New England IP Blog

Covering intellectual property developments in New England, and other developments that impact New England companies.

Category Archives: Massachusetts

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Double Patenting Decision Delivers Bitter Pill To Antibody Patent

In a recent decision on obviousness-type double patenting, Judge Wolf shortened the shelf life of a dispute between Janssen Biotech, Inc. (“Janssen”) and Celltrion Healthcare Co. Inc. (“Celltrion”), relating to a biopharmaceutical patent covering a particular antibody. In March, 2015, Janssen accused Celltrion of infringing (among other patents) U.S. Patent No. 6,284,471 (the “’471 Patent”), … Continue Reading

Need for Illumination of Maximum Recovery Rule Warrants Interlocutory Appeal

Chief Judge Patti B. Saris of the District of Massachusetts recently issued an order paving the way for the Trustees of Boston University to seek an interlocutory appeal to clarify the Maximum Recovery Rule for remittitur. Back in November 2015, a jury awarded BU lump-sum damages of $9,300,000 from Epistar and $4,000,000 from Everlight after finding Epistar … Continue Reading

Halo Shines Bright in D. Mass.

A recent order from the District of Massachusetts sheds light on how the Supreme Court’s June 2016 decision in Halo Electronics v. Pulse Electronics is being interpreted by the district courts. The Memorandum and Order by Chief Judge Patti B. Saris denied a request for enhanced damages by plaintiff, Trustees of Boston University (“BU”). BU moved for enhanced damages after … Continue Reading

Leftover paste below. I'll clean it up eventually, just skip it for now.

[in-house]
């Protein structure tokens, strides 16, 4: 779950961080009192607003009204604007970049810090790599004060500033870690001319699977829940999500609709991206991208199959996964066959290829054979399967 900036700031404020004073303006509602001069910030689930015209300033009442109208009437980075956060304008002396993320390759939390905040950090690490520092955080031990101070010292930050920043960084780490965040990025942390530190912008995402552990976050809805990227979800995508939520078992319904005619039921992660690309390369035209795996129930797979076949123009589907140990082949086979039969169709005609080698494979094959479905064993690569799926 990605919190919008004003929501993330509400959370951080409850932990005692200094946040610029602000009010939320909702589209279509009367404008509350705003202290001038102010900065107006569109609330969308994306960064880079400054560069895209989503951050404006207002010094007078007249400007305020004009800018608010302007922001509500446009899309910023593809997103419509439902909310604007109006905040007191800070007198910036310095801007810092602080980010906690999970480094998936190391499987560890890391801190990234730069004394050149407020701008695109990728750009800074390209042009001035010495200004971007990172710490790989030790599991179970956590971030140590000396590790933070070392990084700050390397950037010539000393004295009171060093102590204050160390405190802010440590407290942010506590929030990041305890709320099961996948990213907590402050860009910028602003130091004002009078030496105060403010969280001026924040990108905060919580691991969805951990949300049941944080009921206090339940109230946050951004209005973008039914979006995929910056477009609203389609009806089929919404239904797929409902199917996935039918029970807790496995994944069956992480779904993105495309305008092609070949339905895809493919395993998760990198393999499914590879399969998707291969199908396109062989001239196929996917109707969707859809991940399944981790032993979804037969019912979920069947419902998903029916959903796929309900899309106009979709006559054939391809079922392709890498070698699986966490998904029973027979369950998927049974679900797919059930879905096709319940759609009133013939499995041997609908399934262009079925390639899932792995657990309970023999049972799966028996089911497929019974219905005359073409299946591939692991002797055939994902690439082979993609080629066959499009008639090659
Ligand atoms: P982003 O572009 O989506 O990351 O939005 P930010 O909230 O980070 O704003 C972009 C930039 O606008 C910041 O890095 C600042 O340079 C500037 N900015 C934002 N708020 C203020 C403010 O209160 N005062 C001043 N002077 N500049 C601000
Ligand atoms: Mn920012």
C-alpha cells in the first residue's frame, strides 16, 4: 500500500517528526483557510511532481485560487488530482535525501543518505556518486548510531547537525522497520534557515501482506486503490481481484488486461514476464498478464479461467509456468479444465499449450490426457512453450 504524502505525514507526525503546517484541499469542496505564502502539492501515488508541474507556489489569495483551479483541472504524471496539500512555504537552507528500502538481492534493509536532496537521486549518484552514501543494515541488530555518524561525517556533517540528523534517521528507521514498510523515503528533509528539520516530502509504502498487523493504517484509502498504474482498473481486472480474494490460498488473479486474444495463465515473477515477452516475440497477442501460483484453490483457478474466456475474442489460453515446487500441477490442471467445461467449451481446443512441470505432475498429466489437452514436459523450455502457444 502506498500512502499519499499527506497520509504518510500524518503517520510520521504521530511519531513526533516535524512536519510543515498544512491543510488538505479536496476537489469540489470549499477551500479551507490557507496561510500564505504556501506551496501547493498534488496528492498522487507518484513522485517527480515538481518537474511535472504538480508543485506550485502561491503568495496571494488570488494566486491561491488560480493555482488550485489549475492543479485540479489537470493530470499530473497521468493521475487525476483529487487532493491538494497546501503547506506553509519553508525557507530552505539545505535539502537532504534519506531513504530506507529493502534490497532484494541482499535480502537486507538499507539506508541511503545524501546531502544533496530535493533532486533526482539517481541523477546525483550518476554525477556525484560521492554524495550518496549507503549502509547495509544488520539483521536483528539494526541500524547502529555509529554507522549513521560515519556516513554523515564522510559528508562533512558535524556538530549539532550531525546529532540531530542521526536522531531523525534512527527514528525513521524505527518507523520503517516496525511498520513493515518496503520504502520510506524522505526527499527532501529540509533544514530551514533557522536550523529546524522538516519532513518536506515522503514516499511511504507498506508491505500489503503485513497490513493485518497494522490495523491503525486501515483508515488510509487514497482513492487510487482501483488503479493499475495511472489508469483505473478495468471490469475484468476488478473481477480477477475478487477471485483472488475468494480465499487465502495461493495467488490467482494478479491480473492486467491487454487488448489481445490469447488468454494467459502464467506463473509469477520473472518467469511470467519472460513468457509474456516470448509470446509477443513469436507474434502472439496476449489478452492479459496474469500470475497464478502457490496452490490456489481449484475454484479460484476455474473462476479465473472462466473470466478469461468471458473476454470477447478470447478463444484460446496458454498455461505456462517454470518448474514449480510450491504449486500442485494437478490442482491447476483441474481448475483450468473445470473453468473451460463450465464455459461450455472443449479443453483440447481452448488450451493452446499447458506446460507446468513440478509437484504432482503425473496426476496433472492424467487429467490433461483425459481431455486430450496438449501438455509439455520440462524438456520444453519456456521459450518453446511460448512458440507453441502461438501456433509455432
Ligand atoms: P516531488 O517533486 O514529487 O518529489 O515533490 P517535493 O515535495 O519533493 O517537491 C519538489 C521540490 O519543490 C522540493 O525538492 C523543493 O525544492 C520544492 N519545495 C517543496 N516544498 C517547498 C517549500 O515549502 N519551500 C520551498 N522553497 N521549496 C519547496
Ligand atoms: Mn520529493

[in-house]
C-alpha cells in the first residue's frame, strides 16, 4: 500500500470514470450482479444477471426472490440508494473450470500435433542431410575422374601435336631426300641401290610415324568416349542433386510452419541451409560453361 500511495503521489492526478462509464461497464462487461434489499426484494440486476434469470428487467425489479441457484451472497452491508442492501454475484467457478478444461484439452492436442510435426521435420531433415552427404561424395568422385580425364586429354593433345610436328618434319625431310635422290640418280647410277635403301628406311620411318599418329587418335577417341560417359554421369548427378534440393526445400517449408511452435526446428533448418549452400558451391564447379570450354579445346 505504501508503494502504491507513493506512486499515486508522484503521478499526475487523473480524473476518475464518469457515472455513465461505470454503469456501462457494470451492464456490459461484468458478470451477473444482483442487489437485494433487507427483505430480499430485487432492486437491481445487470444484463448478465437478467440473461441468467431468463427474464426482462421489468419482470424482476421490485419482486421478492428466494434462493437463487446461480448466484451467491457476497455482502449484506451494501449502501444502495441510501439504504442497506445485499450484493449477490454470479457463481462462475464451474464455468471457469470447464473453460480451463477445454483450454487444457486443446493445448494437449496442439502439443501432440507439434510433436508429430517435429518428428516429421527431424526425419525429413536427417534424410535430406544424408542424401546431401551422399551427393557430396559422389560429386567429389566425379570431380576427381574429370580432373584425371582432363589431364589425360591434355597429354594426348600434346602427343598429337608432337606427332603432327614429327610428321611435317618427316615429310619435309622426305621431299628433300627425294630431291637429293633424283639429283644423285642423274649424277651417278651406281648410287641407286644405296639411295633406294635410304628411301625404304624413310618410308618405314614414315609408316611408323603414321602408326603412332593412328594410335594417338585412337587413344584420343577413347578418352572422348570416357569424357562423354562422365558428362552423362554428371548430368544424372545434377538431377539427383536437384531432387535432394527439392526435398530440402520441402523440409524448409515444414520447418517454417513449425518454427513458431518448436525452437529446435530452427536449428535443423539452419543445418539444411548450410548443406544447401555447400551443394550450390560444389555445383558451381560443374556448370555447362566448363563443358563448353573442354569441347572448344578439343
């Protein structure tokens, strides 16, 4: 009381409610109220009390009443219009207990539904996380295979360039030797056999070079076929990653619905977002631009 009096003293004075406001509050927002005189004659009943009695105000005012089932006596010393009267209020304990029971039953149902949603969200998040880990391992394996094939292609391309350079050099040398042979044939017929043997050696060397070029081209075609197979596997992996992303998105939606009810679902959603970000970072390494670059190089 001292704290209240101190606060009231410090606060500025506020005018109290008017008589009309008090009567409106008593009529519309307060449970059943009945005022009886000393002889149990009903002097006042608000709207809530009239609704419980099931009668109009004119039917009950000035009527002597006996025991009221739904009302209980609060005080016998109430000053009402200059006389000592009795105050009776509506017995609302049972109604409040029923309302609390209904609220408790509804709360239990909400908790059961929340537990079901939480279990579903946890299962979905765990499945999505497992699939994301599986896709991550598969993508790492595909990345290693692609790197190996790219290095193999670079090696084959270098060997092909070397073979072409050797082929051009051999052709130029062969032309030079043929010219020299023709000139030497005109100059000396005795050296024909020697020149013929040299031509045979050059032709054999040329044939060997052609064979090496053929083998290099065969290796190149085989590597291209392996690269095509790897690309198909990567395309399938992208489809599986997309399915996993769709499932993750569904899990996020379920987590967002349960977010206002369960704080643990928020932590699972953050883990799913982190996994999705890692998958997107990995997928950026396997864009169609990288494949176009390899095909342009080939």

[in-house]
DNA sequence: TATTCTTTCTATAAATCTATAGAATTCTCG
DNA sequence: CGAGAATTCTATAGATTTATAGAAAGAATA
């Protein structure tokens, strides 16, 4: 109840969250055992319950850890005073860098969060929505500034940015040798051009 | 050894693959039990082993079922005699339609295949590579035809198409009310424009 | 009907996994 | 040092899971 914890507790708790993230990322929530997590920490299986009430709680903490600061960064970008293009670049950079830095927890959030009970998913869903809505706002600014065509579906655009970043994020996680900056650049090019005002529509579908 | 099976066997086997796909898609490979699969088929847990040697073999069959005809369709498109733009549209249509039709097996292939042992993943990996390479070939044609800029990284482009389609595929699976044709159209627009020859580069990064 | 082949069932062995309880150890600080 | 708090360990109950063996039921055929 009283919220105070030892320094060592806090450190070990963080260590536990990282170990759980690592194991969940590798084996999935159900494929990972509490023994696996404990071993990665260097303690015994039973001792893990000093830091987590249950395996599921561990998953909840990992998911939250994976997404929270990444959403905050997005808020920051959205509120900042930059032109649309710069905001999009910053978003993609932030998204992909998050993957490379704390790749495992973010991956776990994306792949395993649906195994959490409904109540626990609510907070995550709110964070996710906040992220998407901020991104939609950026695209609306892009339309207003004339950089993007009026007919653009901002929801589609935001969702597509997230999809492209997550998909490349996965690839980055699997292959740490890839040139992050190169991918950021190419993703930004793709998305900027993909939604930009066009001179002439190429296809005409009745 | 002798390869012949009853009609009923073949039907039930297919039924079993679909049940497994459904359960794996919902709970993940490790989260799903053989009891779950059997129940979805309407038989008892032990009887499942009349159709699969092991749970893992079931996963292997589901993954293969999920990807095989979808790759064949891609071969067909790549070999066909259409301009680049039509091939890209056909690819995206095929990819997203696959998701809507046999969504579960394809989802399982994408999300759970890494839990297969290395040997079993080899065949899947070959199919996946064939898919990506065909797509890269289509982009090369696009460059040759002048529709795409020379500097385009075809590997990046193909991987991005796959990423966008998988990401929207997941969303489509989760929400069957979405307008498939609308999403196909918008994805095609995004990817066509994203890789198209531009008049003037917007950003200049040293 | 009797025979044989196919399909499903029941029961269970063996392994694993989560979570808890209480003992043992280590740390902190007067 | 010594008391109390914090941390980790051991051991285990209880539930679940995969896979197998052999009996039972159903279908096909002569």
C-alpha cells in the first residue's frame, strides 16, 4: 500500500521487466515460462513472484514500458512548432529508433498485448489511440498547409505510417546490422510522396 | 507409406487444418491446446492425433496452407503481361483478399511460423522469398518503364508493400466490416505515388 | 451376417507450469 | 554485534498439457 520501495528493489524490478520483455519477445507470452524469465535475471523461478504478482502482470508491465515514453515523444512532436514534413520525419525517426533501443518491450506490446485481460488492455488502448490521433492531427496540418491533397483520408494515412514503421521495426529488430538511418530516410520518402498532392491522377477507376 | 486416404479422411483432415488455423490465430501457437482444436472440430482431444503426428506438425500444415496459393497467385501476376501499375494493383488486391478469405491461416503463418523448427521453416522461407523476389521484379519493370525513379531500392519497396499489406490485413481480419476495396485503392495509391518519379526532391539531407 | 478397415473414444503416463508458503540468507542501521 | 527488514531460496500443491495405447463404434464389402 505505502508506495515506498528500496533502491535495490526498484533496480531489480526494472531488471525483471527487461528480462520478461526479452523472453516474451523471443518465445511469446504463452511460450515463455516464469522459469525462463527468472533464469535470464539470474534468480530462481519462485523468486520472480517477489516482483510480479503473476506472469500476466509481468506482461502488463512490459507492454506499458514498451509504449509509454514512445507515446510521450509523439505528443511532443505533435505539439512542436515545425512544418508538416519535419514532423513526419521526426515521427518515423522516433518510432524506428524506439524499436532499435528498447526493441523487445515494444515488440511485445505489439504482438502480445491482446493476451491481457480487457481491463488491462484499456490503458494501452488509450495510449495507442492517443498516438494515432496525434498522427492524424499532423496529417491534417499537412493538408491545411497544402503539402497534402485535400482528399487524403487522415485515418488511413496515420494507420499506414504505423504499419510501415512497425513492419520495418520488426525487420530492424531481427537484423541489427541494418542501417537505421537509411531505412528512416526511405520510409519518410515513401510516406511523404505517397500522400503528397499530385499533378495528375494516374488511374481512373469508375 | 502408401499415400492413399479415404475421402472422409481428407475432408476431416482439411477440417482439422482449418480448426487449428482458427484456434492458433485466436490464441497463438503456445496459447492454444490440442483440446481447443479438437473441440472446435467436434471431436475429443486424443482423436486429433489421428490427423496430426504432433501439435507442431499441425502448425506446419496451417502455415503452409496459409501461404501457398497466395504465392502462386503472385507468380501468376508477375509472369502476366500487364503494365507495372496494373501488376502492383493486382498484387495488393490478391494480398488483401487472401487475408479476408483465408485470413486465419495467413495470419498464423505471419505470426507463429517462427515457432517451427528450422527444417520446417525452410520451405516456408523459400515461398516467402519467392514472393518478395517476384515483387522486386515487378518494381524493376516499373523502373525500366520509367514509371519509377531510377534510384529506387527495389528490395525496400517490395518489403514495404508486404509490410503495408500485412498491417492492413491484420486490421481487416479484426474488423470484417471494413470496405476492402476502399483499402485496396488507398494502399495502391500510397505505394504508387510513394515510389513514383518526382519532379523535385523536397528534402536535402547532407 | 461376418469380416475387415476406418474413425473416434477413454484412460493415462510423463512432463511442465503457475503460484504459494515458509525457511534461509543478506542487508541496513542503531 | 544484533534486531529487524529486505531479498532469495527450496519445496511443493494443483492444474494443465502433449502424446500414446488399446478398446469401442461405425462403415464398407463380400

Lights Out for Invalidity and Unenforceability Counterclaims After PTAB Invalidates Design Patent

Flipping the switch on the last remaining claims in the case, a Massachusetts Court recently dismissed as moot two defendants’ counterclaims for declaratory judgment of invalidity and unenforceability following a PTAB decision invalidating the asserted patent. In 2013, Maureen Reddy sued defendants Lowe’s and Evolution Lighting for infringement of U.S. Design Patent No. D677,423, alleging … Continue Reading

Hyper-Divergence: Halo and the Preliminary Injunction Requirement for Enhanced Damages

A recent report and recommendation issued in the District of Massachusetts is one of the first cases to interpret – and arguably, to extend – the Supreme Court’s recent decision on willful infringement, Halo Electronics, Inc. v. Pulse Electronics, Inc. In Simplivity Corporation v. Springpath, Inc., plaintiff Simplivity alleged infringement of U.S. Patent No. 8,478,799, … Continue Reading

LED Dispute Blazes Through Summary Judgment

A recent decision from Judge Stearns sheds new light on a dispute between Lexington Luminance (“Lexington”) and Google over LED technology. The dispute began in November, 2012, when Lexington accused Google of infringing U.S. Patent No. 6,936,851 (the “’851 Patent”), entitled “Semiconductor Light-Emitting Device and Method for Manufacturing Same.” In particular, Lexington accused the LEDs … Continue Reading

Rising Tide of State-Enacted Patent Reform

It started with Vermont in 2013. Since then, over half the states have enacted legislation aimed at curbing patent infringement suits from non-practicing entities. Now, the band may add another member: Massachusetts. Taking a page from those who came before it, Massachusetts styles its bill as one for consumer and business protection, and targets entities engaged in … Continue Reading

Forecast Unfavorable for Inventory Software Patent